Opinion: Why ASU students don't vote in USG elections

Lack of competition and student outreach in USG elections causes low voter turnout

It’s no secret that an incredibly small number of students typically vote in ASU's USG elections. This year, less than 2,000 votes accumulated among all four ASU campuses, resulting in the lowest voter turnout in any USG election over the past 8 years. 

While there are numerous factors that contribute to low voter turnout, including the fact that individuals aged 18-29 make up the lowest voting demographic in the country, an overall lack of awareness about what USG is and does along with a low amount of competition are two of the most significant reasons. 

“I don’t think many students know too much about USG and what they do,” said Tina Giuliano, a State Press politics reporter. “In high school, student government takes care of a couple of things, like homecoming and prom. In college, students don’t realize that USG has meetings with Michael Crow and helps decide on tuition and fee increases.” 

USG is a powerful campus organization that influences a lot of ASU decisions and holds a massive budget, upwards of $2 million every year from student program fees. The student body must become more proactive with USG in order to ensure that students’ needs are being met and quality representation is being elected into office. 

However, many students do not understand what USG really does, and that's a problem. These representatives are in charge of where some of our tuition dollars go, and without a high voter turnout, there's no we can ensure we've got the best candidates possible representing the student body. 

Some of the organization’s responsibilities include providing funding for clubs, deciding on tuition and fee increases, running the Bike Co-Op and Safety Escort programs and representing students to ASU administration and Arizona government.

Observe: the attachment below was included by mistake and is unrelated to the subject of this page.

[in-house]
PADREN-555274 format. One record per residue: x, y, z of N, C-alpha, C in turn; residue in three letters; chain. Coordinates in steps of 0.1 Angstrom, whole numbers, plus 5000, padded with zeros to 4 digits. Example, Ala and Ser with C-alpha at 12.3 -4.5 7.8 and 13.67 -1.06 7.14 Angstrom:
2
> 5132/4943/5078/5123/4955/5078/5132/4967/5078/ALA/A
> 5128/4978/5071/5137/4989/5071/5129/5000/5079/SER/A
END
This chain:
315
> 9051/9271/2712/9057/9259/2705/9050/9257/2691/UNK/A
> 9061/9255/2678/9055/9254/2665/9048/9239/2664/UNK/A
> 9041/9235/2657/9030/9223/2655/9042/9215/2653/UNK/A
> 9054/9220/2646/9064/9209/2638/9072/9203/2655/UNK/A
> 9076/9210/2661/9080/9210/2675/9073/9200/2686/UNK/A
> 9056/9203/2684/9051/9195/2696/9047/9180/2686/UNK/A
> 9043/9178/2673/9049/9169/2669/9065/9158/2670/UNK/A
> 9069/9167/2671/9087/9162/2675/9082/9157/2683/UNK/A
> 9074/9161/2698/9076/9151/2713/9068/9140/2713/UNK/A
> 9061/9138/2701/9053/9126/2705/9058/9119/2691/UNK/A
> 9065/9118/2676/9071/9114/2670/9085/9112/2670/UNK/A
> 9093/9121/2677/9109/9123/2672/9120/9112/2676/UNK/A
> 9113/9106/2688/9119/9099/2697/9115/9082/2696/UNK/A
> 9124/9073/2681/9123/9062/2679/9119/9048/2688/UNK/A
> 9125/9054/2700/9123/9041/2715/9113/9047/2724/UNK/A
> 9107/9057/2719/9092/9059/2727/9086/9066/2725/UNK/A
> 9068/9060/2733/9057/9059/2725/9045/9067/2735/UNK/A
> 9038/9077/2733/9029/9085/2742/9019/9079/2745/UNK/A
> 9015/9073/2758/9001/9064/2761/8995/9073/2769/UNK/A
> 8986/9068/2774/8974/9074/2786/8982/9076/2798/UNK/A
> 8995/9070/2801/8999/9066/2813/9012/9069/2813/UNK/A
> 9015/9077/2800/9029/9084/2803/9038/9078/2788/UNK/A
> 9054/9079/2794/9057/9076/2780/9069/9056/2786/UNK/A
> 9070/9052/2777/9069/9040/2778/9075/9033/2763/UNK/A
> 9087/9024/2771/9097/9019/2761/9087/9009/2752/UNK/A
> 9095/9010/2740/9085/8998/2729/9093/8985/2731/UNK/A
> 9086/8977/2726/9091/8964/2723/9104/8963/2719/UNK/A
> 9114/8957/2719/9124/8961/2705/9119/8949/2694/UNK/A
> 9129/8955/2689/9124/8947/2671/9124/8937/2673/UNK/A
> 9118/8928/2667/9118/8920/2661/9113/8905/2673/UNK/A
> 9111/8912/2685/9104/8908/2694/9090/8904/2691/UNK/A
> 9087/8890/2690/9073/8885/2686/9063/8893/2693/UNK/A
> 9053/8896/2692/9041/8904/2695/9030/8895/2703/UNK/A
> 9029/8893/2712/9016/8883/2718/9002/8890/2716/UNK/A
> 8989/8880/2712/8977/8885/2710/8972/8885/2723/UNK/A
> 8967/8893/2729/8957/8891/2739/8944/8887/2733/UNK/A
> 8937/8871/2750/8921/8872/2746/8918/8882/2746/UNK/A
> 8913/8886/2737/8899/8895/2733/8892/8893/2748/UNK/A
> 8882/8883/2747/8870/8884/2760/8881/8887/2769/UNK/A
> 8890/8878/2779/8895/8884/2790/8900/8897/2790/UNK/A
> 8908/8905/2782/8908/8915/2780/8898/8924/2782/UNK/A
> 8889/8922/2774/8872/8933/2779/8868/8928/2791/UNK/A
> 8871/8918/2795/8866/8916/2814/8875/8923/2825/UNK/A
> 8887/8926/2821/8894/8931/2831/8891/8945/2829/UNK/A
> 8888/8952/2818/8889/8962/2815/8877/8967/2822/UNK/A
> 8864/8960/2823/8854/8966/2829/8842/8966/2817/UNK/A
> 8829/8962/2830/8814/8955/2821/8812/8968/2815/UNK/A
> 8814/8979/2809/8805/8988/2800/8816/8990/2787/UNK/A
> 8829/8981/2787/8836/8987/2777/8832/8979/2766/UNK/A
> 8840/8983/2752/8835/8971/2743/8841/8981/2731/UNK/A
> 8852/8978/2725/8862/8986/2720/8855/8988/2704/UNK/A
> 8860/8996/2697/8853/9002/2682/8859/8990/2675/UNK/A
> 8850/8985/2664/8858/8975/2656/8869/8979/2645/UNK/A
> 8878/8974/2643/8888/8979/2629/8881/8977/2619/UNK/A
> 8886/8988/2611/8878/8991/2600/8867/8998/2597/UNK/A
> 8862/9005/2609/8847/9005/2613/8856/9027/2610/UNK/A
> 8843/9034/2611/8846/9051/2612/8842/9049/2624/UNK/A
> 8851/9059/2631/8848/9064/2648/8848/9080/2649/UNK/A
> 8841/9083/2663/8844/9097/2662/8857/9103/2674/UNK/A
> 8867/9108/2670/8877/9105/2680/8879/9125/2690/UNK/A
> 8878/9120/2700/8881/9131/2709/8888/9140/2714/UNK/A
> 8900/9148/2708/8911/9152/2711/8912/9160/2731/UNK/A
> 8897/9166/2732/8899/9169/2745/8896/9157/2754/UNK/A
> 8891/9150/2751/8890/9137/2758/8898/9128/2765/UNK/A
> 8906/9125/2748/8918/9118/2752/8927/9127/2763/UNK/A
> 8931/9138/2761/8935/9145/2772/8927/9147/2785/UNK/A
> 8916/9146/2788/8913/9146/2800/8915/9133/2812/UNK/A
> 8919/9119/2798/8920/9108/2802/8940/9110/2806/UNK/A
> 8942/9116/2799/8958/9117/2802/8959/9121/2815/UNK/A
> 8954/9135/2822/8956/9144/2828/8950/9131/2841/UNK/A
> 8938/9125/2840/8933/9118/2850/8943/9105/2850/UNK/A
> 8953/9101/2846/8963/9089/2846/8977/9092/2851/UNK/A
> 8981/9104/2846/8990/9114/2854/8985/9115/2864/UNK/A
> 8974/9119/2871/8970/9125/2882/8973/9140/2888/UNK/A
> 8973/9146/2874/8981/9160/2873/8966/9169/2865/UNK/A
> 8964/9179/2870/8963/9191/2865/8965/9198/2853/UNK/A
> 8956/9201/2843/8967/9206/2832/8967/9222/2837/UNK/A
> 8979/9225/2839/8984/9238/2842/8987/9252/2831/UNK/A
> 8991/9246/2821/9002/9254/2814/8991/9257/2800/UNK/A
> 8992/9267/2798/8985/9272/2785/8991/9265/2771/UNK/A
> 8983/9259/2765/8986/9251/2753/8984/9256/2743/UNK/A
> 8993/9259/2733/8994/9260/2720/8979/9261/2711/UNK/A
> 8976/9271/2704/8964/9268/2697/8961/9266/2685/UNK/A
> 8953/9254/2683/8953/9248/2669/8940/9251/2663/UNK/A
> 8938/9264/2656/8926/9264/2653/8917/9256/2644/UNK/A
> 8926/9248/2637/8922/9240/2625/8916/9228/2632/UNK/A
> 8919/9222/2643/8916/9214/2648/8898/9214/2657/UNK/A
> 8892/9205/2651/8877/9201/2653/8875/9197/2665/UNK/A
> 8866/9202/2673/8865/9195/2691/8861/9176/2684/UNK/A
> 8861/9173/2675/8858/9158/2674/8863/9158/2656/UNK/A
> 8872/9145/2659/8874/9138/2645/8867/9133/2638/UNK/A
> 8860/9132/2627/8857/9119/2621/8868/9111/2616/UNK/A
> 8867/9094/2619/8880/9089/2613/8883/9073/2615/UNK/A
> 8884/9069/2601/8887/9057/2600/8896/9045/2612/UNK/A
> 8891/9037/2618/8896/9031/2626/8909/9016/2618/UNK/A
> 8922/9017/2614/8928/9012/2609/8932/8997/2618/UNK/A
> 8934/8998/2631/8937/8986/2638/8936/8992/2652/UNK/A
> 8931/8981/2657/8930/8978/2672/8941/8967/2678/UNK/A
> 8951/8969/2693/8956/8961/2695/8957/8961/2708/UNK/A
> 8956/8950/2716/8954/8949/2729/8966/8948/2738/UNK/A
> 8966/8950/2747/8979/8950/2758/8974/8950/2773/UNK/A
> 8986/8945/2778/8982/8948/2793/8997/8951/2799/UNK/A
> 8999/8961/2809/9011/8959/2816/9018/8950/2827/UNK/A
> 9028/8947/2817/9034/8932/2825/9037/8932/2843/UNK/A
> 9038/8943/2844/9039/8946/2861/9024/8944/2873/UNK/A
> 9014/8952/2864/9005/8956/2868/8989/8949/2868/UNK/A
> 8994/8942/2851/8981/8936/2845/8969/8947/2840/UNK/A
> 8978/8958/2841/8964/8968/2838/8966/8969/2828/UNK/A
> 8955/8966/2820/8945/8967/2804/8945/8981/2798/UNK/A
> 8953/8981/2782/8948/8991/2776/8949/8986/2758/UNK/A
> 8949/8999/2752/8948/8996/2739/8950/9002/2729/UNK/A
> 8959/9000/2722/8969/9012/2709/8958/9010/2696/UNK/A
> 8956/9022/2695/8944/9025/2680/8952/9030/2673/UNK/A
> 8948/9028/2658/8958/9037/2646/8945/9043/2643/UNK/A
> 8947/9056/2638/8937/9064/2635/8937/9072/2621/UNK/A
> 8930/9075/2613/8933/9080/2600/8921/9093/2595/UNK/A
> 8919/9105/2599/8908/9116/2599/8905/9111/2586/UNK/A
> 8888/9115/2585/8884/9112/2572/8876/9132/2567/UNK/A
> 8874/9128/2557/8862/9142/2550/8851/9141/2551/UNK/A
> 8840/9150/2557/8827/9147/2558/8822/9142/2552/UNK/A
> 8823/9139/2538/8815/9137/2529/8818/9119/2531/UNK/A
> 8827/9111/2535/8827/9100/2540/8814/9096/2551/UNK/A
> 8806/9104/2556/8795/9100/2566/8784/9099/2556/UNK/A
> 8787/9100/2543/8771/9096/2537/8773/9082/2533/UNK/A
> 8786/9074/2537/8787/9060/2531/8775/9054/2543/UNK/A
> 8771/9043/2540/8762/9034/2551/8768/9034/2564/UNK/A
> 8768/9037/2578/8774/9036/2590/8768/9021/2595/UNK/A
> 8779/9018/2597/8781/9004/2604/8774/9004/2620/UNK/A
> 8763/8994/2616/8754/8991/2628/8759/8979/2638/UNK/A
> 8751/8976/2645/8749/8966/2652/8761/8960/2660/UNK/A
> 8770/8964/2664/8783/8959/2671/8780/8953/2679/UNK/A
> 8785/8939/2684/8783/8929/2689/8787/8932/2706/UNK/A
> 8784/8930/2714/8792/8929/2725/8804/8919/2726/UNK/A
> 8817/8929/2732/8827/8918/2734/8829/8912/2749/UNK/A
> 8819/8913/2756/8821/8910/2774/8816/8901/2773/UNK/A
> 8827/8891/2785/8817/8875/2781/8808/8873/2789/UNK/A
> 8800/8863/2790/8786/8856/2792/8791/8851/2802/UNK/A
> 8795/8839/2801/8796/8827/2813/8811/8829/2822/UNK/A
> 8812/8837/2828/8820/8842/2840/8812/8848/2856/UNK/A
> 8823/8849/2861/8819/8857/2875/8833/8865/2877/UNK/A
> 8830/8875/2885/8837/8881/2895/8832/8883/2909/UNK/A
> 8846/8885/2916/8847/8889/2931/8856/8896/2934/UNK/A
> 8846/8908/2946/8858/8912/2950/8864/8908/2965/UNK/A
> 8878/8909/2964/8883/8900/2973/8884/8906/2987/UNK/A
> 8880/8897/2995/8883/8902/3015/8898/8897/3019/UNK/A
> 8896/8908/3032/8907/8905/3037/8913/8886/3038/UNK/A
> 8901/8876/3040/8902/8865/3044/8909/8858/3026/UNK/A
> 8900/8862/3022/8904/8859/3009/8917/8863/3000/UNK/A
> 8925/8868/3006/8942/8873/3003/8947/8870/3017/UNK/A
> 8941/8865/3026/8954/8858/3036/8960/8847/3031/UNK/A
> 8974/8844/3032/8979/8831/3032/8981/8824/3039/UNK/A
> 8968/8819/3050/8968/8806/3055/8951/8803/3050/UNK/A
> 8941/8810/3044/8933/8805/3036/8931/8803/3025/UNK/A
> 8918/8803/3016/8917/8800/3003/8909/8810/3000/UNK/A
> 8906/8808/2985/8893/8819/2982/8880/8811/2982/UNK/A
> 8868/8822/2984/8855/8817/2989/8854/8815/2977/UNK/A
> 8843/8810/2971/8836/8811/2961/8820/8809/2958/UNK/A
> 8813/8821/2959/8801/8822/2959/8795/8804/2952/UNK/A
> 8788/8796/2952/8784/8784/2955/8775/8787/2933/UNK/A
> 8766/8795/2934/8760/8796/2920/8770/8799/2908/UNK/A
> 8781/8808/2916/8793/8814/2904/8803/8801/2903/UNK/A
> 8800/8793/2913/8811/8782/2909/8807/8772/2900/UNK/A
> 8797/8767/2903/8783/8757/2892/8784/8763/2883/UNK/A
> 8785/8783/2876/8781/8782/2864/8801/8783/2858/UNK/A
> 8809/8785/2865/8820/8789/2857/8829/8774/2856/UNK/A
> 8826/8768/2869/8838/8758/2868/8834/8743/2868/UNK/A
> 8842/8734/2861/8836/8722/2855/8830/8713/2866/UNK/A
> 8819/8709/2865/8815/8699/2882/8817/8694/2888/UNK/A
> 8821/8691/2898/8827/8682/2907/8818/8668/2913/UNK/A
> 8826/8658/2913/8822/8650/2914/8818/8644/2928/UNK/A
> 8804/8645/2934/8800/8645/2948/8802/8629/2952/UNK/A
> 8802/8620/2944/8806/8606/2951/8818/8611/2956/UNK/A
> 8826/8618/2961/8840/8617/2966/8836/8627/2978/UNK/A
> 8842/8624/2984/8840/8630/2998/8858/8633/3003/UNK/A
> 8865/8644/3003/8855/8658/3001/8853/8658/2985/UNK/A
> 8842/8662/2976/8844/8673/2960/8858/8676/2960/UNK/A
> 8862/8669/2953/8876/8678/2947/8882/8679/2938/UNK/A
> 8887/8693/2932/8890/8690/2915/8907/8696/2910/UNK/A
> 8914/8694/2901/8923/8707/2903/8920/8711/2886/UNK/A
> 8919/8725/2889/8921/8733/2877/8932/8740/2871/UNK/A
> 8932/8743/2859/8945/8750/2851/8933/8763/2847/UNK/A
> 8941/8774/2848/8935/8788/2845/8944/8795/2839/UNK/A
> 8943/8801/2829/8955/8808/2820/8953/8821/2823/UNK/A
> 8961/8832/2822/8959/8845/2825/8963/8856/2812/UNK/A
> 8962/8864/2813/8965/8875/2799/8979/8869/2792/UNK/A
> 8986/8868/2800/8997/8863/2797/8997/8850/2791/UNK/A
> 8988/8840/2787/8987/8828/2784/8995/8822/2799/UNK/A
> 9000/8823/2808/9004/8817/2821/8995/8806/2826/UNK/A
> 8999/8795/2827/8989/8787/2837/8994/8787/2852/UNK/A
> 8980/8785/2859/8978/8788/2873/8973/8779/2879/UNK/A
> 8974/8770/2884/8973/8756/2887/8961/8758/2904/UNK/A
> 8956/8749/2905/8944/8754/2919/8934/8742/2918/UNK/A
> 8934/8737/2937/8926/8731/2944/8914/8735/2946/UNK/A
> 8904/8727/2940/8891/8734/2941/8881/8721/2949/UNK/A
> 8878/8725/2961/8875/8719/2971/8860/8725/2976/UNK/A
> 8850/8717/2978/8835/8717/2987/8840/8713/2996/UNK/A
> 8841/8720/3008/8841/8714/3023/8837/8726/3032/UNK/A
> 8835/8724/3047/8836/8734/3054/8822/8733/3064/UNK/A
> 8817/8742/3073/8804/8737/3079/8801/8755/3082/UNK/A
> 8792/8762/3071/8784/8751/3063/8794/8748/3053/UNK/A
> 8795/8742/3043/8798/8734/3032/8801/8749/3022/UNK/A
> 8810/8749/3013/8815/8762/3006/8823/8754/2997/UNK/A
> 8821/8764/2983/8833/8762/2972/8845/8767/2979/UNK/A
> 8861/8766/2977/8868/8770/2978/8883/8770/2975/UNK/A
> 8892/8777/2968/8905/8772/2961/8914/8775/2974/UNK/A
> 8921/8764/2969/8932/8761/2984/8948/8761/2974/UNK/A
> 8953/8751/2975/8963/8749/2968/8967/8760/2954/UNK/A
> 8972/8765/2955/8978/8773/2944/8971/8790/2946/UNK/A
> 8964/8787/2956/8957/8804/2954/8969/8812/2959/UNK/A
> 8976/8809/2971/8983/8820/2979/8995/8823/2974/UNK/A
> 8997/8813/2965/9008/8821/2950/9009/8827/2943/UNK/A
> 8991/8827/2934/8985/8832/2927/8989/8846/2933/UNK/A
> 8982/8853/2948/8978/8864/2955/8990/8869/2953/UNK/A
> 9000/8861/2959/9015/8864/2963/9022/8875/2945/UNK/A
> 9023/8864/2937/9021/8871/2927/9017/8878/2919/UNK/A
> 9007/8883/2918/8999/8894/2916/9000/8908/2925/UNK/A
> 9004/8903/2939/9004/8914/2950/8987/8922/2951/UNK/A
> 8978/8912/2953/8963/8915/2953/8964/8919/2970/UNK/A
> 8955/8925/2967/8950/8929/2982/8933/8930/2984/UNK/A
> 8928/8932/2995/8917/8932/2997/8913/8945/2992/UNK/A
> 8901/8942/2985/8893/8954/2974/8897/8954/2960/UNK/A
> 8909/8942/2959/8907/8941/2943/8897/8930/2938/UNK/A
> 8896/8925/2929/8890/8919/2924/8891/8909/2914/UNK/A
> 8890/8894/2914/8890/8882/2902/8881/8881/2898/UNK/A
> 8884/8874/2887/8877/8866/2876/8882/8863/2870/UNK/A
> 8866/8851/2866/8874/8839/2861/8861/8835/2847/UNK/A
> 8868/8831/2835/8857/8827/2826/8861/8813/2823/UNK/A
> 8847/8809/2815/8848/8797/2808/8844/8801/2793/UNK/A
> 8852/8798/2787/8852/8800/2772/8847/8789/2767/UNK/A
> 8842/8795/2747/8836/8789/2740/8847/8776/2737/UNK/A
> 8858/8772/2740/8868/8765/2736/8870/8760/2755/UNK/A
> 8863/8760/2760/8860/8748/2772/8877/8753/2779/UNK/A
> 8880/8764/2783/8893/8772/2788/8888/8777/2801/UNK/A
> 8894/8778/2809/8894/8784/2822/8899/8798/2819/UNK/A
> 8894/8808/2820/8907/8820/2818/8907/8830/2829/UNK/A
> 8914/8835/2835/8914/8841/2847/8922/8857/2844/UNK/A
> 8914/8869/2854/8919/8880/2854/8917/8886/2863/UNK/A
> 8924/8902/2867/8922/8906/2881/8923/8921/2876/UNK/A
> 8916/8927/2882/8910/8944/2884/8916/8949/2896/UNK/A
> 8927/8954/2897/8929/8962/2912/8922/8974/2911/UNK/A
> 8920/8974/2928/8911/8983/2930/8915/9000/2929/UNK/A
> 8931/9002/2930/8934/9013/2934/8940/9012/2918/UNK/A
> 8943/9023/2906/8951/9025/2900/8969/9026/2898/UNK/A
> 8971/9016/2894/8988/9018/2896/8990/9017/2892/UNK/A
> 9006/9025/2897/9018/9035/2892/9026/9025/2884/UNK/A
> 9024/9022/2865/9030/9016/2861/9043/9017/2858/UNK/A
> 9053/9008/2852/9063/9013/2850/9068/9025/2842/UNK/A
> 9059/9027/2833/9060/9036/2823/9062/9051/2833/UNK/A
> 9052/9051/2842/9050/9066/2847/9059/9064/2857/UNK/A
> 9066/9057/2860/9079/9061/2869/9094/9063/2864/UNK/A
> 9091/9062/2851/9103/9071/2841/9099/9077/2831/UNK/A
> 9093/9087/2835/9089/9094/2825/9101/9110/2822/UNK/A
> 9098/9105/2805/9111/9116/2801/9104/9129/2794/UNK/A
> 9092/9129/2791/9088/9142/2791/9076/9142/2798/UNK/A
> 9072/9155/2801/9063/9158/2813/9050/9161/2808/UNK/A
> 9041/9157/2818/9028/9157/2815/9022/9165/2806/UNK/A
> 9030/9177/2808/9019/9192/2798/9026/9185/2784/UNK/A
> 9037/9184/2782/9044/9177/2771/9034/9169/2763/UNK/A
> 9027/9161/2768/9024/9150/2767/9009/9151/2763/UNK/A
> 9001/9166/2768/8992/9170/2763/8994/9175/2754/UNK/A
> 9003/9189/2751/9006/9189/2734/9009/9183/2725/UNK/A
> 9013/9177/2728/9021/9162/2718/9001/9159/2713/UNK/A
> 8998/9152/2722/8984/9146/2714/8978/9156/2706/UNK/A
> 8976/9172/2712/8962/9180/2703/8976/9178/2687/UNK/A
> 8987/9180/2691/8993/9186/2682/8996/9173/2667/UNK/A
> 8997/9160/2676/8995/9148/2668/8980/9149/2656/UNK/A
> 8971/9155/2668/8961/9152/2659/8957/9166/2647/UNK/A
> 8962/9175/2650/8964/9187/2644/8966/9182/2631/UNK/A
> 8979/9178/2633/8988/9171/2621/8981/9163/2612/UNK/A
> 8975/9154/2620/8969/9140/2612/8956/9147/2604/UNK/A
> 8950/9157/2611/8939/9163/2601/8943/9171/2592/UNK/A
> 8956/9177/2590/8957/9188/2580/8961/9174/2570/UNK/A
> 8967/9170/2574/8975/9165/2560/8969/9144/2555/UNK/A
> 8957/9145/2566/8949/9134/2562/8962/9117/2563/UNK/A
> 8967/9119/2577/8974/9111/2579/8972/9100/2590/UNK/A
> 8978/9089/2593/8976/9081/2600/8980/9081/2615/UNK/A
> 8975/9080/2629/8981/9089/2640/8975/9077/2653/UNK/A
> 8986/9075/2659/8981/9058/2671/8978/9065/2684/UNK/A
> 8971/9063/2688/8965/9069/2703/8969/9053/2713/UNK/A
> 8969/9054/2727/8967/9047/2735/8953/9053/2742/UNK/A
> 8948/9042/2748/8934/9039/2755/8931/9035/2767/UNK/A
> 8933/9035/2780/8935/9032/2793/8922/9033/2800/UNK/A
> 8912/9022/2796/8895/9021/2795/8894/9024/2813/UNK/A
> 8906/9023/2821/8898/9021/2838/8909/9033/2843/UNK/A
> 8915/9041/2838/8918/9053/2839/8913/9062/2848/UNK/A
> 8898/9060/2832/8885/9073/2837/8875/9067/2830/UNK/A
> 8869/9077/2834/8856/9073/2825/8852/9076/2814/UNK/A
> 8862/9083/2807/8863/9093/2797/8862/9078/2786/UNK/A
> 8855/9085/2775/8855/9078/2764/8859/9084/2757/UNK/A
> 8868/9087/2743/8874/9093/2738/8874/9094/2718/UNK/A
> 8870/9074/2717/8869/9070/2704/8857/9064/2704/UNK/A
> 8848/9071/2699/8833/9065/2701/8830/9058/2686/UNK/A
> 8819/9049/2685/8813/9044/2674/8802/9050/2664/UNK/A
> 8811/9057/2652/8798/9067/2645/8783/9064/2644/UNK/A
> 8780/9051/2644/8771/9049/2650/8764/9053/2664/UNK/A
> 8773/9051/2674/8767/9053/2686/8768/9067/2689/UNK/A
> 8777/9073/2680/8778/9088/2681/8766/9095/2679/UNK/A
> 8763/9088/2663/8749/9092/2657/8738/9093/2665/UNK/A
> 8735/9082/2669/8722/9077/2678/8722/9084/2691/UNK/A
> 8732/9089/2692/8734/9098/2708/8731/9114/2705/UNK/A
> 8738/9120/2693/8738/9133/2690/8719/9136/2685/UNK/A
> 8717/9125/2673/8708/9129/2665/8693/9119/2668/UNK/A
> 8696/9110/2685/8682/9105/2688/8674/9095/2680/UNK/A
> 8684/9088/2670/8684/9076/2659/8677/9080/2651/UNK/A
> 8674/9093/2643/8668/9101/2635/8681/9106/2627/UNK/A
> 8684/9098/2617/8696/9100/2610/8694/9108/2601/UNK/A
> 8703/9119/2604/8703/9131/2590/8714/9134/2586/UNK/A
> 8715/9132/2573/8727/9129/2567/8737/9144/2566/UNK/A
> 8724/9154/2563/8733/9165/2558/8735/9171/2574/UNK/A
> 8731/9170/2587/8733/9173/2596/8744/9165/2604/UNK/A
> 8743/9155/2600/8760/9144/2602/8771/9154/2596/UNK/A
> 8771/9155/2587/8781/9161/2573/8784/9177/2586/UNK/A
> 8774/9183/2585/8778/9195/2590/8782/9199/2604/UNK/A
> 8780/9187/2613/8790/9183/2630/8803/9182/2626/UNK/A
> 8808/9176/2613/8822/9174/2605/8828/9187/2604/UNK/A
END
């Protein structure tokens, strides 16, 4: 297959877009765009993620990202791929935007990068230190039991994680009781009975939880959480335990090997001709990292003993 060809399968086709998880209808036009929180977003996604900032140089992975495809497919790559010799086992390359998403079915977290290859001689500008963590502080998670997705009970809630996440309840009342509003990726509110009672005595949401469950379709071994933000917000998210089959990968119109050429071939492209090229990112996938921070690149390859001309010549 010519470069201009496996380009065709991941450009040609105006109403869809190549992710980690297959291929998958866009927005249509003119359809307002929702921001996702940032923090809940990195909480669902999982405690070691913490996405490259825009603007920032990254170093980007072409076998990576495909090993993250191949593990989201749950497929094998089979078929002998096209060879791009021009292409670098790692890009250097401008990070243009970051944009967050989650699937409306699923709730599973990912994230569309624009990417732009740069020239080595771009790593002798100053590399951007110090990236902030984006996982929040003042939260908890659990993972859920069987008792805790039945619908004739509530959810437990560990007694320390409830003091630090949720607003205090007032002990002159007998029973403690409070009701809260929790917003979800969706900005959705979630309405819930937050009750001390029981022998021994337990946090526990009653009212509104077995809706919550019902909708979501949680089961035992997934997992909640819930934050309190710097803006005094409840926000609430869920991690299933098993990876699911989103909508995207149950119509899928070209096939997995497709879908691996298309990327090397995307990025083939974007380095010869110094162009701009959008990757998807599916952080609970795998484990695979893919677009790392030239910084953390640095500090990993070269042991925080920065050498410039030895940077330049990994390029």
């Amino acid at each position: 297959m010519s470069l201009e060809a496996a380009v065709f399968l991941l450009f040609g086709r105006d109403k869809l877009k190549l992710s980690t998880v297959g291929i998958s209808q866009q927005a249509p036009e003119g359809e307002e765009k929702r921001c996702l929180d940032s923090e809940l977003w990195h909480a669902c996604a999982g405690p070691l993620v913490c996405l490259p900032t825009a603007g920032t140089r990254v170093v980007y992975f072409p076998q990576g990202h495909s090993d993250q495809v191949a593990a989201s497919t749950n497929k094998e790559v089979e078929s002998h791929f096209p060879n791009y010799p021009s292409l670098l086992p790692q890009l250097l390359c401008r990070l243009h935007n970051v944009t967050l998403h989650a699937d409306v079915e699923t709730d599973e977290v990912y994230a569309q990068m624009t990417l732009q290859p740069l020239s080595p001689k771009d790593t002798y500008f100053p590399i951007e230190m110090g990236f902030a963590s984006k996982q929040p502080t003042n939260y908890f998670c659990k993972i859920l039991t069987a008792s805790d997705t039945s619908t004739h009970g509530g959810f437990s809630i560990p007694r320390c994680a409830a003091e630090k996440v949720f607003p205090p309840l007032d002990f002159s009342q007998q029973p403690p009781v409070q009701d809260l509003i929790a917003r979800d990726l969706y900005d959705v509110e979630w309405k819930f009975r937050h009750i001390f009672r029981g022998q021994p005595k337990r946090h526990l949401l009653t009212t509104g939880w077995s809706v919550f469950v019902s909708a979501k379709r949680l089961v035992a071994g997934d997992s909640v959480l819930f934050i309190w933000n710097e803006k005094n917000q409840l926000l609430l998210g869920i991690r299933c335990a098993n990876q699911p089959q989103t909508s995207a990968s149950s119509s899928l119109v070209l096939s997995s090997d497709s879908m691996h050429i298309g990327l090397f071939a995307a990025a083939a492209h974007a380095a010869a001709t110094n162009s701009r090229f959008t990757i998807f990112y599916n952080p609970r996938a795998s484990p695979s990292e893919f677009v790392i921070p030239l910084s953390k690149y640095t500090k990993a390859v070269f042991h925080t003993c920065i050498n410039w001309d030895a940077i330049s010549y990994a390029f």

“I think that there were issues in getting election information to our organization internally, and it prevented us from marketing the campaigns adequately,” said health innovation major Jackson Dangremond, president of USG Downtown. “We as an organization should be tabling before applications for the election process even open so people have enough time to be informed about the process and decide whether or not they want to vote.”

Beyond a lack of institutional knowledge, another reason why students did not vote in the latest election may be due to a lack of competition among candidates. On the Tempe and Downtown Phoenix campuses, each presidential candidate, along with their vice presidential candidates, ran unopposed. 

This in itself is a problem simply because it leaves students without an option over who represents them. And many students may be left wondering what the point of voting at all is when they already know who is going to win the election.

“Only having three senators run for election this year hurts the executive office, specifically at Downtown because when you only have a small number of senatorial candidates, not a lot of students from different colleges get involved,” Dangremond said.  

An increase in competition among candidates is a separate issue all together, but it may have engaged students more in debates and campaigning. When there are two or more people running for a position, there are higher stakes and more inclination to work harder during the campaign process.

This is not to say that anyone in USG embodies any form of laziness. In fact, USG across all four campuses works incredibly hard to ensure that students are receiving quality and affordable education while engaging in fun activities and voting on campus. 

“The reason I think it was so low is because people were just not interested since there was no competition. Tempe had one presidential candidate, so did Downtown. The rest of the campuses had two tickets, and they had a higher voter turnout," Giuliano said.  

More students should become aware of USG’s roles and responsibilities in order to become more informed about campus life, tuition and fee proposals, and university affairs overall. If students were able to learn more about USG and could see more competition among candidates, they may be more inclined to vote in the next election cycle. 

Editor's Note: The author is a senate intern for USG-Tempe.

Reach the columnist at amsnyde6@asu.edu or follow @AnnieSnyder718 on Twitter.

Editor’s note: The opinions presented in this column are the author’s and do not imply any endorsement from The State Press or its editors. 

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